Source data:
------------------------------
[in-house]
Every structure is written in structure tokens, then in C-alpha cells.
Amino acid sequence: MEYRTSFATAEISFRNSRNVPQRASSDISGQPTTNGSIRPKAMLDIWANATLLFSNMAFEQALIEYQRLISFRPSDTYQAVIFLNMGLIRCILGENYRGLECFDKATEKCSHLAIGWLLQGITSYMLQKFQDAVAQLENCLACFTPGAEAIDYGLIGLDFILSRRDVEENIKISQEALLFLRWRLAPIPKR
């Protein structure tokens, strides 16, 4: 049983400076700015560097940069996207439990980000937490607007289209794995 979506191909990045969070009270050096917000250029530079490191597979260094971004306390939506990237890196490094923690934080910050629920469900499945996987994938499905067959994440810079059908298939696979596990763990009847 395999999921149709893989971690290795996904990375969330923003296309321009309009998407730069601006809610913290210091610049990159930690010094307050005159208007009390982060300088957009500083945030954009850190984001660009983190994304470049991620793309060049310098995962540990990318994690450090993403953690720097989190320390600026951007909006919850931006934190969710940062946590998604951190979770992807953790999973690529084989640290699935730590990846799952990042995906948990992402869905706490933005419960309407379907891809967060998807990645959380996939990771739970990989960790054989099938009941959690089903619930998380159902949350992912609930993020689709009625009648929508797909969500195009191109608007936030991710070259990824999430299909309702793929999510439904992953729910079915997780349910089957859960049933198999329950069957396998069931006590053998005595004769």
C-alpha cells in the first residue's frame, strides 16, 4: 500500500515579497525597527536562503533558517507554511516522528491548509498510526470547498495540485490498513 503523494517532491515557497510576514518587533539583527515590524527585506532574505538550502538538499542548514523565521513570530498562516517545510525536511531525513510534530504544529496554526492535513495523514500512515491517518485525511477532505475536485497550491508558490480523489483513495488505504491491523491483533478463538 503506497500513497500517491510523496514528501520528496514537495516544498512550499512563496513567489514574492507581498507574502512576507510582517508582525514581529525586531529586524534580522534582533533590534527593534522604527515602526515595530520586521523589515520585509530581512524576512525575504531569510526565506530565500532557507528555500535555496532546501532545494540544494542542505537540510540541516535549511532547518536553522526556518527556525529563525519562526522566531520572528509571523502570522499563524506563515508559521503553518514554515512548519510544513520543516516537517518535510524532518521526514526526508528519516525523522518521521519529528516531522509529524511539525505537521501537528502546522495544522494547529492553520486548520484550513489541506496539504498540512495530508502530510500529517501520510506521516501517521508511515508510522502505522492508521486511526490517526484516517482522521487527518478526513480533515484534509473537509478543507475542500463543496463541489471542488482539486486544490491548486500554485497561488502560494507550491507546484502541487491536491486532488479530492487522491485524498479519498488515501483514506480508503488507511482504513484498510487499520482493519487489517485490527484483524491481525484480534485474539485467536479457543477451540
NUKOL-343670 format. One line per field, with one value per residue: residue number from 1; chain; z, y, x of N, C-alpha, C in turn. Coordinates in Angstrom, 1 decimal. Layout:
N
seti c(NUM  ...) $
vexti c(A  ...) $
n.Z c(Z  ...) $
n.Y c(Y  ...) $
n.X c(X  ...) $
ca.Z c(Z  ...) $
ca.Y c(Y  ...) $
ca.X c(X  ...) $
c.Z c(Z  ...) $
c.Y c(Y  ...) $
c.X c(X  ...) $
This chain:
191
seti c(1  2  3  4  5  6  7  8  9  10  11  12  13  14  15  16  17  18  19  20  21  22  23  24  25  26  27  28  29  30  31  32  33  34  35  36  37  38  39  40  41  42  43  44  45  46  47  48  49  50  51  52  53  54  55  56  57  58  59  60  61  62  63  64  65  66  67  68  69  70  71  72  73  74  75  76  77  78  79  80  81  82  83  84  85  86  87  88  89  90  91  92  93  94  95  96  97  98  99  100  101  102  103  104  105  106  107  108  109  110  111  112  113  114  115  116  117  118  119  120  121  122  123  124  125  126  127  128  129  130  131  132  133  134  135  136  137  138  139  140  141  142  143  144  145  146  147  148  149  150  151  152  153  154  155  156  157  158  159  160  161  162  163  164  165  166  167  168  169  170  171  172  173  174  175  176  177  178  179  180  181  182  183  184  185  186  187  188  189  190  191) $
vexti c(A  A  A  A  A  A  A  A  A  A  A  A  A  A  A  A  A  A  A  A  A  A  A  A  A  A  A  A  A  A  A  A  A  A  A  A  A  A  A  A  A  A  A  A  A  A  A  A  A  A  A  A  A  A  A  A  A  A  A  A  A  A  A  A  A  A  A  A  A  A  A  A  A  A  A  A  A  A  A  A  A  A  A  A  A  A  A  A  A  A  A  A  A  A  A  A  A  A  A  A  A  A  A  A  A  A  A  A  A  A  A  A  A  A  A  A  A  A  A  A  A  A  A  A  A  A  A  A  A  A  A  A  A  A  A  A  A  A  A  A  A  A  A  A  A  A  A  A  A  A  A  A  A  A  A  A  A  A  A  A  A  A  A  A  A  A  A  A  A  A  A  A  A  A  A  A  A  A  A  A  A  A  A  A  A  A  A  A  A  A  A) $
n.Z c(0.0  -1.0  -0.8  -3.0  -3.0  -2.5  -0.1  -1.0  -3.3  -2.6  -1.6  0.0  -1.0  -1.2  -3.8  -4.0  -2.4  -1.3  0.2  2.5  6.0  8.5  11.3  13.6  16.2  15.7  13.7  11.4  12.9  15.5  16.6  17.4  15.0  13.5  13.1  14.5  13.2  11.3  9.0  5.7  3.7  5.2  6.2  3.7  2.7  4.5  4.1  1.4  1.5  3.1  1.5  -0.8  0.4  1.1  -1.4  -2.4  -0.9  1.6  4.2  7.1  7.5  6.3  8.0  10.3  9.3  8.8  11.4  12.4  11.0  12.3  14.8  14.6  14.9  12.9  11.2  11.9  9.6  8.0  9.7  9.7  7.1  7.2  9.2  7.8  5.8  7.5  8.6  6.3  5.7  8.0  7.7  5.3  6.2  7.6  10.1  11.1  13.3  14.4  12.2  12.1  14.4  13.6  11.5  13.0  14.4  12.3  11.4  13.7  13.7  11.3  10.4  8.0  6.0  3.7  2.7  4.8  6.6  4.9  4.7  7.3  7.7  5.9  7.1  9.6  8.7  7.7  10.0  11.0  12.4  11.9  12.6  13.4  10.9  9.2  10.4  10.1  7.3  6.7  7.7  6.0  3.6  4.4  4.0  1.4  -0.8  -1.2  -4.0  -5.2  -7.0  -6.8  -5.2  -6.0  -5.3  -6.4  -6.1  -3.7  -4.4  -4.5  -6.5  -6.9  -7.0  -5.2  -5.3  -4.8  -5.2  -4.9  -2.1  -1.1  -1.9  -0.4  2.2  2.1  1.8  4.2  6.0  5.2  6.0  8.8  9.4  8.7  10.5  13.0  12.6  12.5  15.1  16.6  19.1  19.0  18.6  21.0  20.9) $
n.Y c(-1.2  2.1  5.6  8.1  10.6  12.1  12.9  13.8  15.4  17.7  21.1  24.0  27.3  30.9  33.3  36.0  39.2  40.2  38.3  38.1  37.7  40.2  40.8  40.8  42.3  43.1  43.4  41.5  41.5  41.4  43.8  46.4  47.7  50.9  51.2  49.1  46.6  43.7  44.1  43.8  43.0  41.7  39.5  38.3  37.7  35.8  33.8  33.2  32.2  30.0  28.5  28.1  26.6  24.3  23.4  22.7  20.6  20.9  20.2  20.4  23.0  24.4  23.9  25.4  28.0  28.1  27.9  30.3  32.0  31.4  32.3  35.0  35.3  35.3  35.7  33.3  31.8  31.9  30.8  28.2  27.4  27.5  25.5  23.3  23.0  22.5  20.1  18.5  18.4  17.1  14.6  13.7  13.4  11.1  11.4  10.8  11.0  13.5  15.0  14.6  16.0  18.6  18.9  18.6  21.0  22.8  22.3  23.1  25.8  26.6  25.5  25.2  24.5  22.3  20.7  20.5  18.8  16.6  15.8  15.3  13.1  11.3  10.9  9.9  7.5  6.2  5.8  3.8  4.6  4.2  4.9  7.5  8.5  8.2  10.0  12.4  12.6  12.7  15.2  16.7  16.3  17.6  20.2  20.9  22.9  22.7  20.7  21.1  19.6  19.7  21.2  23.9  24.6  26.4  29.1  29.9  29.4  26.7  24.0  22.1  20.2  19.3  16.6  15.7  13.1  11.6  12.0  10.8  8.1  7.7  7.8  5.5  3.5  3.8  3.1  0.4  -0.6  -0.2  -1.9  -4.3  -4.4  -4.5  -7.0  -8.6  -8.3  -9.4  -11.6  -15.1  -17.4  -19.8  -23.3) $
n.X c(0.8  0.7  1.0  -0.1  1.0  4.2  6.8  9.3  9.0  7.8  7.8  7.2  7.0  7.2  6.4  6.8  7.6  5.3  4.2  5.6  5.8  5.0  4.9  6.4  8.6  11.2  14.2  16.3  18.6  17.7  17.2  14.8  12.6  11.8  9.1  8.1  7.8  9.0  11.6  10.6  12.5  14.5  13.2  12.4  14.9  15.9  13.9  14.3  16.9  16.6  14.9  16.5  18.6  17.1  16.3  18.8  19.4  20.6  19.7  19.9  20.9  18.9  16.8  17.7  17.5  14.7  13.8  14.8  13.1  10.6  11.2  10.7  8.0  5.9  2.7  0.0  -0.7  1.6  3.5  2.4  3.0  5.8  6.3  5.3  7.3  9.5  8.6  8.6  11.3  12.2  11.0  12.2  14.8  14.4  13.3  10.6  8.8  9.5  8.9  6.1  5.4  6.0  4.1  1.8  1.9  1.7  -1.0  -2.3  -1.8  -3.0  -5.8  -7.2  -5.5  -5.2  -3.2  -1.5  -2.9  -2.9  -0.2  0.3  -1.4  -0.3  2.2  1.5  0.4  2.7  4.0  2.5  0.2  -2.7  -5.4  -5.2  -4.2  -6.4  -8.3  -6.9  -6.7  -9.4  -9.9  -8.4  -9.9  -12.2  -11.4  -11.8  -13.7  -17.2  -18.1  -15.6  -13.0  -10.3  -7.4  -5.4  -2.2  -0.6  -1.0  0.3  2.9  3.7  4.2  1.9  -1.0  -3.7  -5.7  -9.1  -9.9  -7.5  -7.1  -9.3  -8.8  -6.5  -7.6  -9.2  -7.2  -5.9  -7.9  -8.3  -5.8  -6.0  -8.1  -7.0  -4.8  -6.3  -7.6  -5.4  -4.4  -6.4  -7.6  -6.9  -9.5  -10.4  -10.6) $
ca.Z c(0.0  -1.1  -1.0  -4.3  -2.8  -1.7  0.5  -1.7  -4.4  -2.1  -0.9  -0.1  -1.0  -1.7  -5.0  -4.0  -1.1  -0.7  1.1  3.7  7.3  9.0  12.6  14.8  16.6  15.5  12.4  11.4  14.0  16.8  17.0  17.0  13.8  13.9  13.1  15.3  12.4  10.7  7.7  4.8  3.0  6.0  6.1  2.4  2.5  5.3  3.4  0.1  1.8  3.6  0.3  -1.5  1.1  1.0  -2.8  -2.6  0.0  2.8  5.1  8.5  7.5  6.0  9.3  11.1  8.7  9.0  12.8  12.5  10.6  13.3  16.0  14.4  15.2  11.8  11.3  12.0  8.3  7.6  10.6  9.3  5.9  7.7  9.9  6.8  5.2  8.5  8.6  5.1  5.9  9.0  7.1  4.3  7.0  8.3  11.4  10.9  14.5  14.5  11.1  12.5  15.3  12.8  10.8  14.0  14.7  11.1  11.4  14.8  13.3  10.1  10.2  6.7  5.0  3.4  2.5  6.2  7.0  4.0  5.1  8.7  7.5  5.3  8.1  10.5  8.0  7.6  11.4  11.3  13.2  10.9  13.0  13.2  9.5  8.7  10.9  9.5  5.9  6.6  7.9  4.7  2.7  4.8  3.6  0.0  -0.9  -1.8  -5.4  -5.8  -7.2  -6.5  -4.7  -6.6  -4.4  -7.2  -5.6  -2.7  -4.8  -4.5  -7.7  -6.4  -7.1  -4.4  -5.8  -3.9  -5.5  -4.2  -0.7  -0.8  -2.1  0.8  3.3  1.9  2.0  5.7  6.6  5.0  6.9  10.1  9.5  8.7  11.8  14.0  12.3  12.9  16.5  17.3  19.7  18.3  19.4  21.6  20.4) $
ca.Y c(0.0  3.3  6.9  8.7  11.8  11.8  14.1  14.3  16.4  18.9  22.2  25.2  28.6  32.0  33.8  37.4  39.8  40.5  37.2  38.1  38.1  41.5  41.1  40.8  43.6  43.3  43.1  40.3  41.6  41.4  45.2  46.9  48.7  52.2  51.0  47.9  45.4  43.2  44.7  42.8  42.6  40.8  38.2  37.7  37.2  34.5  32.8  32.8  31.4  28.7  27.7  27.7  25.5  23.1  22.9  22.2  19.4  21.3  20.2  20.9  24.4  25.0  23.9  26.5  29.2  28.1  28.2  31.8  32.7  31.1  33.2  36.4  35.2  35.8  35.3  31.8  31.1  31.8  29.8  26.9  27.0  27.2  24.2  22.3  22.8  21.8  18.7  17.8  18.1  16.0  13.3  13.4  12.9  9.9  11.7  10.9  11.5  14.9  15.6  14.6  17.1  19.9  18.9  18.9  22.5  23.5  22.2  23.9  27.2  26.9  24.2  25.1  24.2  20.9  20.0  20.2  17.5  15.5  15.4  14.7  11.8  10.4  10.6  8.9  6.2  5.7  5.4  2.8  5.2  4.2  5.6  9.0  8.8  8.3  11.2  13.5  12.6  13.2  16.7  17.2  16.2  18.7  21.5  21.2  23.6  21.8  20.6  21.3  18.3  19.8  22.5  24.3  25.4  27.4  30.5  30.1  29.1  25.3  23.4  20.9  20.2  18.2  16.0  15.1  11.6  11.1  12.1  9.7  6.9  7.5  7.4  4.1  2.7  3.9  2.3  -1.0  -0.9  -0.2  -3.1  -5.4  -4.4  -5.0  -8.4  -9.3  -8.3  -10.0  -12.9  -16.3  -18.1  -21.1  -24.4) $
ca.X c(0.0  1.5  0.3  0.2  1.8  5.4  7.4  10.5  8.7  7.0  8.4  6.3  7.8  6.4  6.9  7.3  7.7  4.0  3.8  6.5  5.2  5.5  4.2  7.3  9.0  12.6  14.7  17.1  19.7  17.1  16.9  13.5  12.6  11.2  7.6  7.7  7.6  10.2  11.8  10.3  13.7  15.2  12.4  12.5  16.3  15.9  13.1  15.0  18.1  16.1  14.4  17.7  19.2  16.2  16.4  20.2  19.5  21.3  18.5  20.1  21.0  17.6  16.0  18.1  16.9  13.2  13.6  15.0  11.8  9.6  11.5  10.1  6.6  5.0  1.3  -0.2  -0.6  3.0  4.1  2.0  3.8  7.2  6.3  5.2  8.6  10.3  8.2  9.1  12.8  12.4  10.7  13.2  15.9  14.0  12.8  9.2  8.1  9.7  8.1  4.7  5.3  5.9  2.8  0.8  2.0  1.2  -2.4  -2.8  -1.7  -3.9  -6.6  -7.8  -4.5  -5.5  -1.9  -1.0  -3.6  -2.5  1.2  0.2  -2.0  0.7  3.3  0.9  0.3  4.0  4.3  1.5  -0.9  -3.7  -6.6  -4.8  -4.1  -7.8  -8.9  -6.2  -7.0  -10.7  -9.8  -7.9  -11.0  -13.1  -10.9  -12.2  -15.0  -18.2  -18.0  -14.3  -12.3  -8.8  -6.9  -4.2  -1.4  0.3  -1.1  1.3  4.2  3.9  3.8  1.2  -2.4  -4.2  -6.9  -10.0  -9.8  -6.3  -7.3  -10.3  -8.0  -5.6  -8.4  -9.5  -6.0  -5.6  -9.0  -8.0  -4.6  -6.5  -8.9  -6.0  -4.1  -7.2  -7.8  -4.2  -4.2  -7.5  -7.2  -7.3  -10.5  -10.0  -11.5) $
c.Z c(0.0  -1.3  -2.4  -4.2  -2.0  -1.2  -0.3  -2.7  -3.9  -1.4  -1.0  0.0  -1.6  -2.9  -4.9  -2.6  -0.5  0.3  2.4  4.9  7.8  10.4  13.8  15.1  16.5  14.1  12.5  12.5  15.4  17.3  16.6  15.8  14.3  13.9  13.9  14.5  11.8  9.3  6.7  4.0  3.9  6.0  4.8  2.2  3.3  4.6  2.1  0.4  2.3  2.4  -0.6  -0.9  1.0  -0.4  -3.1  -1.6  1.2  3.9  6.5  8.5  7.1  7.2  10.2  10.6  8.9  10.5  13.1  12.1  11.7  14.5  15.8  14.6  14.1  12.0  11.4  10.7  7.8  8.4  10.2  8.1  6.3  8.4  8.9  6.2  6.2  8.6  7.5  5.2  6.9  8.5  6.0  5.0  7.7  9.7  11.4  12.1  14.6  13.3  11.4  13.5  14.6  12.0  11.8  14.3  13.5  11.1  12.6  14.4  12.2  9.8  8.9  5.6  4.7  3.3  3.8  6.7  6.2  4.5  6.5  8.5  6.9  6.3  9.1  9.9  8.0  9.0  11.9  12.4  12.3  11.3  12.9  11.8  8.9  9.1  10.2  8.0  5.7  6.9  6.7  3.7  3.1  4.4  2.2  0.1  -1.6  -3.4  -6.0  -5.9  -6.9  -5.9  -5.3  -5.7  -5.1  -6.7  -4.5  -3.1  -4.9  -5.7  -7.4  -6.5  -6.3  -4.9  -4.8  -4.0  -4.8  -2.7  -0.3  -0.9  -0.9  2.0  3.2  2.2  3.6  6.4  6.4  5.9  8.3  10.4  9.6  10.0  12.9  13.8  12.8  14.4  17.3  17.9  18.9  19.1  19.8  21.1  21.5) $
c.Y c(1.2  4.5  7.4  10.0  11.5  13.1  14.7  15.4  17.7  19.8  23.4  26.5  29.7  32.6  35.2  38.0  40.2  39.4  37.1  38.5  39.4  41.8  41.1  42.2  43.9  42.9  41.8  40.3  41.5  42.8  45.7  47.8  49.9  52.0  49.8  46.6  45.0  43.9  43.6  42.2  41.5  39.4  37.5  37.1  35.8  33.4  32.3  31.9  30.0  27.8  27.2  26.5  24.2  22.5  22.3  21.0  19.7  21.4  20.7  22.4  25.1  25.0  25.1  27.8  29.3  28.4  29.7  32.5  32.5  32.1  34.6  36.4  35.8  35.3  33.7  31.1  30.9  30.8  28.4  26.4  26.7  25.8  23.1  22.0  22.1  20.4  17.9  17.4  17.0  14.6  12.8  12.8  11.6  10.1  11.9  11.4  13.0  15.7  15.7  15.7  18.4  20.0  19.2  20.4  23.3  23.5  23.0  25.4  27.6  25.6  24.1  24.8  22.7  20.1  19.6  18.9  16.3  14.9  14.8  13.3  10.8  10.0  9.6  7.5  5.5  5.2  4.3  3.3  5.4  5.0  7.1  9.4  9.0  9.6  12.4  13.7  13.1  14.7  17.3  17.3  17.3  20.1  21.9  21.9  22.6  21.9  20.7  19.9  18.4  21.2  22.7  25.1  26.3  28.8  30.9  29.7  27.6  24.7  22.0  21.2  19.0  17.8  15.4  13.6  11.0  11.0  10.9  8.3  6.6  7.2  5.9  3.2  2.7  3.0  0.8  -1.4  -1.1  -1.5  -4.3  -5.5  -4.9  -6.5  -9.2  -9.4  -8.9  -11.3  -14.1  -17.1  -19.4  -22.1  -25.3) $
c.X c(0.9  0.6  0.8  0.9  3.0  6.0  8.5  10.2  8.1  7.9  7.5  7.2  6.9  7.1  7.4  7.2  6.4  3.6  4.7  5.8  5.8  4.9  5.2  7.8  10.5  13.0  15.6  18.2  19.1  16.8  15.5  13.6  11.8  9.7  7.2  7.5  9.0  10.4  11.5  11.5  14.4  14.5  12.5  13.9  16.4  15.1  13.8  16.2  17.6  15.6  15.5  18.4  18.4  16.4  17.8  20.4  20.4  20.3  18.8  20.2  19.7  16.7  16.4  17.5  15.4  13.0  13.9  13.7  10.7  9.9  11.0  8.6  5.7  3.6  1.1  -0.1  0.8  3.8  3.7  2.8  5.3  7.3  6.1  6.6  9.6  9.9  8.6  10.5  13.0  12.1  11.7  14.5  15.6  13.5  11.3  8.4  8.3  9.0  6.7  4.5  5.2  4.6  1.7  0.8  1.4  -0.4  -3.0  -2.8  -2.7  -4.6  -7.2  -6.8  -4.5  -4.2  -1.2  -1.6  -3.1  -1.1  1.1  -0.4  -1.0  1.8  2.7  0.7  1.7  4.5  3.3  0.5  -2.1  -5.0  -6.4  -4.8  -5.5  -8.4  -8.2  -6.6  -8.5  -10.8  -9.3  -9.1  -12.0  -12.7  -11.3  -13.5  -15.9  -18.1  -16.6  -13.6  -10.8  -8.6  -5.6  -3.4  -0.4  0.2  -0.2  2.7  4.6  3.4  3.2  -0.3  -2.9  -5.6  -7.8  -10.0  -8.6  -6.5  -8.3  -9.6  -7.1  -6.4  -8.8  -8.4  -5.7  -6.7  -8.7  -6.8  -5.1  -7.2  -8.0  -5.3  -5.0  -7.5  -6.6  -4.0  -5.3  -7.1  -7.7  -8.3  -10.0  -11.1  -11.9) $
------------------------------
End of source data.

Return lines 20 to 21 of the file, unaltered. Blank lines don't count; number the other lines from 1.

191
seti c(1  2  3  4  5  6  7  8  9  10  11  12  13  14  15  16  17  18  19  20  21  22  23  24  25  26  27  28  29  30  31  32  33  34  35  36  37  38  39  40  41  42  43  44  45  46  47  48  49  50  51  52  53  54  55  56  57  58  59  60  61  62  63  64  65  66  67  68  69  70  71  72  73  74  75  76  77  78  79  80  81  82  83  84  85  86  87  88  89  90  91  92  93  94  95  96  97  98  99  100  101  102  103  104  105  106  107  108  109  110  111  112  113  114  115  116  117  118  119  120  121  122  123  124  125  126  127  128  129  130  131  132  133  134  135  136  137  138  139  140  141  142  143  144  145  146  147  148  149  150  151  152  153  154  155  156  157  158  159  160  161  162  163  164  165  166  167  168  169  170  171  172  173  174  175  176  177  178  179  180  181  182  183  184  185  186  187  188  189  190  191) $